Q. I worked for an automotive center and I'm wondering if TPMS (tire pressure monitoring system) is really necessary as opposed to traditional valve stems for automobile tires. Considering the fragility of TPMS units and the product cost and expense associated with replacing them, are motorists paying unnecessarily high replacement costs for an item that has little or marginal value for a car?
A. There is no doubt about the fact that the TPMS can become a considerable additional expense when dealing with tires on today's cars. Let's spend a minute and talk about the negatives of TPMS and then we'll talk about the positives.
We'll start with the fact that it is a government mandate. The push for TPMS started when we had the Firestone tire recall in the late 1990s. The Clinton administration enacted the Tread Act that required TPMS technology to be phased in starting in 2005. By 2008 the whole U.S. fleet weighing less than 10,000 pounds was outfitted with TPMS technology. Some of the original systems used what we call Indirect TPMS, which used the wheel speed sensors to calculate a low tire. The assumption was that a low tire has a smaller circumference, therefore it would spin at a different rate than the other tires.
The positives of this type of system are that it uses sensors already installed on the car and no other equipment other than software is needed. The negatives are that if you reset the system with low tire pressure, it would not know the difference as long as they are all even.
Most of the current systems are called Direct TPMS and this is the type I believe you are referring to. This type has a sensor in the wheel that is connected right to what looks like a valve stem. They are sensitive and can be damaged when repairing or replacing a tire if extra care is not taken. These sensors can also go bad if corrosion gets into the valve core and it cannot be removed. Most of them also have a battery in them, although they are expected to last for about eight years. Some of the sensors can have the valve portion replaced without having to replace the whole sensor, which is helpful.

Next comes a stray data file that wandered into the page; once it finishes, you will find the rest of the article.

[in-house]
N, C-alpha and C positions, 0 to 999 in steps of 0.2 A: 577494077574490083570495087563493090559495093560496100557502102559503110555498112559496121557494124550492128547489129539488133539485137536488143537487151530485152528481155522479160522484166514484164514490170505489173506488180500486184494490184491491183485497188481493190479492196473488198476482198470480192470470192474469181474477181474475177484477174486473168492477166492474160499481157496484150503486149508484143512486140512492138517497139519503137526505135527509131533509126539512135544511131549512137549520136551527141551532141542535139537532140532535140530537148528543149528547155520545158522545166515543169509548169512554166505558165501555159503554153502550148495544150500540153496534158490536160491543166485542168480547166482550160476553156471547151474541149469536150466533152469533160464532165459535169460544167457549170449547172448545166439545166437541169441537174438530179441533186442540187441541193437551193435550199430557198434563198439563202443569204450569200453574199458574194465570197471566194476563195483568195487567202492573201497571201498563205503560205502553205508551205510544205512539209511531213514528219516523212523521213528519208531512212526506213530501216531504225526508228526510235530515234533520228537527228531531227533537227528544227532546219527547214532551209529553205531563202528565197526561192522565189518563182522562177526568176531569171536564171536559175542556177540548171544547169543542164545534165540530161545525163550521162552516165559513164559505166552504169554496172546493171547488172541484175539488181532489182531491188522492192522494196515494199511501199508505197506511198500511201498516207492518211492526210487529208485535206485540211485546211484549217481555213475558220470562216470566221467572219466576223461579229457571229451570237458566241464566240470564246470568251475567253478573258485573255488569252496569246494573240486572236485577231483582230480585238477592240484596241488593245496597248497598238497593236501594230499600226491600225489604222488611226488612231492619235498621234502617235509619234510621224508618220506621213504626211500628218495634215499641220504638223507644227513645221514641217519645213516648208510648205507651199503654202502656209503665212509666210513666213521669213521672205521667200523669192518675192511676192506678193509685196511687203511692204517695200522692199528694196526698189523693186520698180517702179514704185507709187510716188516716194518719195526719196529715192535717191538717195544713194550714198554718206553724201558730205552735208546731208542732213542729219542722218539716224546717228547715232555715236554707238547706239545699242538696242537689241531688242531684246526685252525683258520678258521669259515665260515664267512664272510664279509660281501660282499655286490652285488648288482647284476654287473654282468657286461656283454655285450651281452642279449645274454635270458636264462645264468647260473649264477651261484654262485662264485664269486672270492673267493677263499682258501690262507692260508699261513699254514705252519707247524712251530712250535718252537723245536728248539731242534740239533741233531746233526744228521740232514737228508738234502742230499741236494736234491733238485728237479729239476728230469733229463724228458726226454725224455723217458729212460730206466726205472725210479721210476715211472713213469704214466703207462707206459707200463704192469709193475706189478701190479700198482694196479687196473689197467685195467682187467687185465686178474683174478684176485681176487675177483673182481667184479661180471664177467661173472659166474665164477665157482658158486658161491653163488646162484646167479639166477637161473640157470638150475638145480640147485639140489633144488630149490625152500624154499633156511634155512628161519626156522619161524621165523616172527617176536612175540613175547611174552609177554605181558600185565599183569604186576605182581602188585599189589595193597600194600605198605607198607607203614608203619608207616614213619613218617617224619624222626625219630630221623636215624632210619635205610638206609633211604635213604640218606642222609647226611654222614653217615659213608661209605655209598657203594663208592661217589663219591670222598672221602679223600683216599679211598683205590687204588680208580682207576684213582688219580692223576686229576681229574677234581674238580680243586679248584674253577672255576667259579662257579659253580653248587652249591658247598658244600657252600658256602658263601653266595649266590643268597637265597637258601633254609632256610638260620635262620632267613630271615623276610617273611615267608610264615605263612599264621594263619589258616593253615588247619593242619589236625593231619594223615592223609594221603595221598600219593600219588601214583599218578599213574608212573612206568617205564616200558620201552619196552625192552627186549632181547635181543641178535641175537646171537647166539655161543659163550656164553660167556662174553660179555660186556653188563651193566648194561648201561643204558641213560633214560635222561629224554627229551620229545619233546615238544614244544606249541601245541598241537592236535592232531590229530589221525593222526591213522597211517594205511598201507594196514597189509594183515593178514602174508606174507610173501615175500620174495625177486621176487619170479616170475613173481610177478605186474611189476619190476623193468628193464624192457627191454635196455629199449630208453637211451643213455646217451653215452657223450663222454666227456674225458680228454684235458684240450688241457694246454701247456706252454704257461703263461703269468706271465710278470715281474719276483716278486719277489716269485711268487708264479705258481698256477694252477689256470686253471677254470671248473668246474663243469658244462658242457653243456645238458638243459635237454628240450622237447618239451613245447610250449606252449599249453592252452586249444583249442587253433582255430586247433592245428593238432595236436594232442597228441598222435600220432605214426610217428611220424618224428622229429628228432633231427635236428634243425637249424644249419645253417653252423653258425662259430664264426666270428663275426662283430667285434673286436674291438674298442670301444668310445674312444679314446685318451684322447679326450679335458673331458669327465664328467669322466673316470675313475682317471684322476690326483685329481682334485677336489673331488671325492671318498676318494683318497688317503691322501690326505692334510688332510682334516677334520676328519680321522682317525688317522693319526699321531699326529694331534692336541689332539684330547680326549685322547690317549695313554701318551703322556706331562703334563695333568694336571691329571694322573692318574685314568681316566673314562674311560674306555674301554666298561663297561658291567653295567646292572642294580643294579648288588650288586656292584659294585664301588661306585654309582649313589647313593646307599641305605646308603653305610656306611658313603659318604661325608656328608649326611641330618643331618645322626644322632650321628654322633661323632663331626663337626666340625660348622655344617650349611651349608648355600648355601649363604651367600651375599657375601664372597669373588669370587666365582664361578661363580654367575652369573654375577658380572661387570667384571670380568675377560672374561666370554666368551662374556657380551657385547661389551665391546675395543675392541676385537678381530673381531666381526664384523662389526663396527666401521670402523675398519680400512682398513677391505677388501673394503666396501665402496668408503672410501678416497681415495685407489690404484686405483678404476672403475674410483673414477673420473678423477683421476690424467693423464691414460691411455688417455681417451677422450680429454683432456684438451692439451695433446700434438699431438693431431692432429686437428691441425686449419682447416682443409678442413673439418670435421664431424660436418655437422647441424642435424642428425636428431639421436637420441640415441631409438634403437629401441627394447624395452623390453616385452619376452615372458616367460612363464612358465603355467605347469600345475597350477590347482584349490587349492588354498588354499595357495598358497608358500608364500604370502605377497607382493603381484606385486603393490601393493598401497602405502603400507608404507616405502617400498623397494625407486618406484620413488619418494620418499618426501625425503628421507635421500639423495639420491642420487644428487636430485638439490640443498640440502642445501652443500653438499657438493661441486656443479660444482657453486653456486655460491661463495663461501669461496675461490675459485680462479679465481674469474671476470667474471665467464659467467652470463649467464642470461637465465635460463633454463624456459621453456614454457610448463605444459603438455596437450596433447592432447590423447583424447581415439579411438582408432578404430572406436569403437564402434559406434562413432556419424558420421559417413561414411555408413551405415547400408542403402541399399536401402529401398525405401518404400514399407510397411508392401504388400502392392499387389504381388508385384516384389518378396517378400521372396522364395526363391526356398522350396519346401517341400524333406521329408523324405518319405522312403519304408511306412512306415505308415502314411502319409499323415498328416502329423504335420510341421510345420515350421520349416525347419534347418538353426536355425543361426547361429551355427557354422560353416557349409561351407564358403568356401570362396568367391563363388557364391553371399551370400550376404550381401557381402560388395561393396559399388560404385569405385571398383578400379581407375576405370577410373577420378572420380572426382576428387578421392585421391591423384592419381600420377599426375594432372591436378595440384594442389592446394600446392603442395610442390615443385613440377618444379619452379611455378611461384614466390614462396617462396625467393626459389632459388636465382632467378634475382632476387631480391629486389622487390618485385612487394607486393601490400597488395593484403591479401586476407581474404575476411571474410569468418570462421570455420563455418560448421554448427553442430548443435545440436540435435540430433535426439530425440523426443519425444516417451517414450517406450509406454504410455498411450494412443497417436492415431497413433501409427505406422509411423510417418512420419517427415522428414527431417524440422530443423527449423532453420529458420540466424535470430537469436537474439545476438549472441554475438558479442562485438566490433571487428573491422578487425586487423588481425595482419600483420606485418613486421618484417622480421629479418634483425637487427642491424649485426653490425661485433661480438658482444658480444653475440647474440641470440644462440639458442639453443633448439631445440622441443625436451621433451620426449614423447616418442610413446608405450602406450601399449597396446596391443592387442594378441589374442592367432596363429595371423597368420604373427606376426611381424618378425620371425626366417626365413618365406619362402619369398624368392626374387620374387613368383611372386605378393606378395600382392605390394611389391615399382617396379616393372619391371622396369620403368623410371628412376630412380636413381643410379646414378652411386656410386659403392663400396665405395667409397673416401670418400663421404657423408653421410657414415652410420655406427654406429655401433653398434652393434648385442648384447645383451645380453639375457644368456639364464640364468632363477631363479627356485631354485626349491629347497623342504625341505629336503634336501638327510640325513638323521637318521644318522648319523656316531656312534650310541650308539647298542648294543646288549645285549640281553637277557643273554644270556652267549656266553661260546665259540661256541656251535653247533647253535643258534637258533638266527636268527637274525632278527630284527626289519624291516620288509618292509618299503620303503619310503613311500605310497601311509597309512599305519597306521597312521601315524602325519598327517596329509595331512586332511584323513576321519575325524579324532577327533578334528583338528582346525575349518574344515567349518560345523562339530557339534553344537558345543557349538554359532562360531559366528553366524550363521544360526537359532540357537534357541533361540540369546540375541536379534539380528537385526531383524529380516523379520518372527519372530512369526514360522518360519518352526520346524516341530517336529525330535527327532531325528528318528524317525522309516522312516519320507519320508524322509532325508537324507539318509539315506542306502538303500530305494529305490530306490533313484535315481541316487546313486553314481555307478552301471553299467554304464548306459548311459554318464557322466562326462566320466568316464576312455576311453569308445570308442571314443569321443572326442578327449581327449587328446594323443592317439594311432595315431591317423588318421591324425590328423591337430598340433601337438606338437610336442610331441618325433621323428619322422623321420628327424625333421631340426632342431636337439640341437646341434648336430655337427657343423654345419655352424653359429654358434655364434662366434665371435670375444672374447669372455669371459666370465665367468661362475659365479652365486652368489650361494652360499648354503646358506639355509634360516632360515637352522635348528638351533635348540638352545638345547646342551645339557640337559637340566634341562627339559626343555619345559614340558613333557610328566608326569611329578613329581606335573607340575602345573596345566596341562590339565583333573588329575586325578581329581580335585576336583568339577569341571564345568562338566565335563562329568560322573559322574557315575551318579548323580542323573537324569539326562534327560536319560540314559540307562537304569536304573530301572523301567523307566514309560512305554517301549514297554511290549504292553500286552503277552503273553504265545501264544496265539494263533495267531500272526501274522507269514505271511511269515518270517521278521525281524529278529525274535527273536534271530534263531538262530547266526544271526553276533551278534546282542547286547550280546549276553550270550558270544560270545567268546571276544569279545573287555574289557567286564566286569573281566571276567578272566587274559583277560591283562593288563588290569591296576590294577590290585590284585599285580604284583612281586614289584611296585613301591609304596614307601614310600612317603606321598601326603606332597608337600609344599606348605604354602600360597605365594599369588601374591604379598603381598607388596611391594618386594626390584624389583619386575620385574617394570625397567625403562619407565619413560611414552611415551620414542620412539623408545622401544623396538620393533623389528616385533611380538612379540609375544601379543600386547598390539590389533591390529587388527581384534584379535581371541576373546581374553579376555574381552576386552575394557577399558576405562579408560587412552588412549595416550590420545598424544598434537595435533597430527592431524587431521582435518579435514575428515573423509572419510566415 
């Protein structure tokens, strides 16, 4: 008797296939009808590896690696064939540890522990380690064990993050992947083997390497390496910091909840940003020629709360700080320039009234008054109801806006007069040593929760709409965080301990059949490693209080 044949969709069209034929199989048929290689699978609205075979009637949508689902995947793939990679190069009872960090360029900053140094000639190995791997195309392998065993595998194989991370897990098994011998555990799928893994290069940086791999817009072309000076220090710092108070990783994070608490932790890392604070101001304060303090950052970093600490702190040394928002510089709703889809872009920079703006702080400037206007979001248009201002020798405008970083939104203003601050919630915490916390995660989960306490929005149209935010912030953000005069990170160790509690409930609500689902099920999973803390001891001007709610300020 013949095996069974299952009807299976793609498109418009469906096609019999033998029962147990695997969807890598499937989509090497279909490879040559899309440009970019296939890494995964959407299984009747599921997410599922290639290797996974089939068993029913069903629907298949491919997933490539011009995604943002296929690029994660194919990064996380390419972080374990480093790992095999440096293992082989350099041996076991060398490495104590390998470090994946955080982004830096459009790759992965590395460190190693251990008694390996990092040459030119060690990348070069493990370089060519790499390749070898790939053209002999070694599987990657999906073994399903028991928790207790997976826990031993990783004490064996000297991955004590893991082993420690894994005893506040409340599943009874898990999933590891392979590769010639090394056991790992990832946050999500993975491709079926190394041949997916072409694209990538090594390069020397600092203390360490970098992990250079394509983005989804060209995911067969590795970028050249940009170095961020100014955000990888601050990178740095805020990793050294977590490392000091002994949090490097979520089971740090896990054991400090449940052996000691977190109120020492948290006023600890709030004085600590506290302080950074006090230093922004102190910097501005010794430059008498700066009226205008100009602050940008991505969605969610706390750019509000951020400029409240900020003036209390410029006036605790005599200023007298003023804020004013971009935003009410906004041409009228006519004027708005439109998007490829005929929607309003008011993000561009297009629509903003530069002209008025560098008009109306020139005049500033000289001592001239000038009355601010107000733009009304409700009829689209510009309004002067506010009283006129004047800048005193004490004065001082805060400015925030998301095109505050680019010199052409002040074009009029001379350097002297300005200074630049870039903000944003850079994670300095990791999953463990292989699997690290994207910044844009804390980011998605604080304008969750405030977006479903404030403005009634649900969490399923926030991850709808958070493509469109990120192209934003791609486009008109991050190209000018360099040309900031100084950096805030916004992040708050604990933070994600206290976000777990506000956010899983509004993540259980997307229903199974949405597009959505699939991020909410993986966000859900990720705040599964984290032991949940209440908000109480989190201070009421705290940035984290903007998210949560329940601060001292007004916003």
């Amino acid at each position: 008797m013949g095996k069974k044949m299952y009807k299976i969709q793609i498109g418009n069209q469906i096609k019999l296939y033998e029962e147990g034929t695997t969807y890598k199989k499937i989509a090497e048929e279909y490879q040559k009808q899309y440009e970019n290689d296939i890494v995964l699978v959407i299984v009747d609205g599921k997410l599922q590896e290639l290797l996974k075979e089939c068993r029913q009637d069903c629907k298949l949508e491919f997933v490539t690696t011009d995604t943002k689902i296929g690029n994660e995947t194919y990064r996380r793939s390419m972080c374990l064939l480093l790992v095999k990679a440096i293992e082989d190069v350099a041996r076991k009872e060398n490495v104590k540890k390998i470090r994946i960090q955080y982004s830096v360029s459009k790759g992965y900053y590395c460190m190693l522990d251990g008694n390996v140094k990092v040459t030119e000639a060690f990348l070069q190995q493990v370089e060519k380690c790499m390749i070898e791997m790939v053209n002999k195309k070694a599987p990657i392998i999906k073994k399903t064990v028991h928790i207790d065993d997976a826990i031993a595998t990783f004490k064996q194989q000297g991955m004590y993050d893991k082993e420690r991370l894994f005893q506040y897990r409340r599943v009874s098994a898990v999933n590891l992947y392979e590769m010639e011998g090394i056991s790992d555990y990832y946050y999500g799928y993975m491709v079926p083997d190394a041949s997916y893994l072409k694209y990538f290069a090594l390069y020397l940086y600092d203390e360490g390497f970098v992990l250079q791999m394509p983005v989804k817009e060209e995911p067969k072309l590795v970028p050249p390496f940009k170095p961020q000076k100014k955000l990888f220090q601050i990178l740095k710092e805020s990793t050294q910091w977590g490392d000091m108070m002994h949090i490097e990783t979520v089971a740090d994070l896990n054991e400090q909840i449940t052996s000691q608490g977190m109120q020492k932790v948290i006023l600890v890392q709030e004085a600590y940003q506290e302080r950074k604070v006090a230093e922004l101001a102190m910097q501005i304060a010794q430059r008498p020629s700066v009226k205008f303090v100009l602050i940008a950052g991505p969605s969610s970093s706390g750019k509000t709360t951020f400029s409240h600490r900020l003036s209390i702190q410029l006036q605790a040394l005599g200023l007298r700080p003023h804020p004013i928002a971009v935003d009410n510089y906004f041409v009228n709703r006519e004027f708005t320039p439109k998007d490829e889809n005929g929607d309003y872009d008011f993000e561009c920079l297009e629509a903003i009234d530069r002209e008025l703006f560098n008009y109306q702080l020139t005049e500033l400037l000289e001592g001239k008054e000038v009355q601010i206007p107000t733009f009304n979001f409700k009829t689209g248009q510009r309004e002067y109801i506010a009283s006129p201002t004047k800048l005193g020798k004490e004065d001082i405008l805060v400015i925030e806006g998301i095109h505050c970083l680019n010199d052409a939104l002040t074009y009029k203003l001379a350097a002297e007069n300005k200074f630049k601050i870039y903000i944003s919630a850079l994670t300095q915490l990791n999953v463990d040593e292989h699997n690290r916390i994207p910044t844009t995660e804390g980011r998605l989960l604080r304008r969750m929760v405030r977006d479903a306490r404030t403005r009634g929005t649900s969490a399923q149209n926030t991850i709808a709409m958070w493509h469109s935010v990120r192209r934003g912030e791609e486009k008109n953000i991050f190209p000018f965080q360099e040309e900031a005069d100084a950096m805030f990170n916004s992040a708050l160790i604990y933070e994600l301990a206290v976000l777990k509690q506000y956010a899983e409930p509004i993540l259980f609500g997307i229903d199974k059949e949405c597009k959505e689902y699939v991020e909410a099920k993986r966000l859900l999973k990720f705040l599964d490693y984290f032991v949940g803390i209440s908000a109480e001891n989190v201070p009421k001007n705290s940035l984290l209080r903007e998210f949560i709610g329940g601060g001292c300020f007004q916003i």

As time goes on, the sensors have come down in price and quality aftermarket sensors are available. But on some cars there is a programming process that has to take place and as with everything else on today's vehicles, a handheld programming device is needed to perform the procedure.
There are a couple of positives to this system that may change your thinking on its value.
According to Wikipedia, the Department of Transportation estimates that underinflated tires waste 2 billion gallons of gasoline in the U.S. alone
I got in my own vehicle the other morning to go to work and the TPMS light came on with a message telling me that my right rear tire was low. I got out of the truck to visually inspect the tire and it looked OK to the eye. I pressed the information button on the dash and it told me that the right rear tire was down to 27 pounds while all the others were at 32 pounds. I would not have known had I not had TPMS. I would have driven around on a low tire for who knows how long. I would have used more gas and I would have put extra wear and stress on a fairly expensive tire. Some vehicles are equipped with sensors in the spare tire, which is a nice feature because the spare tire can be forgotten until needed.
We had a client come in the other day for a TPMS light on. Guess what? It was his spare tire that was low. Had he not been alerted by the light he would have been driving around with a flat spare tire. For the most part, the TPMS devices have been pretty reliable and fairly maintenance free, so for now I think the pros outweigh the cons; however, as time goes on and they begin to age, we may start seeing more failures.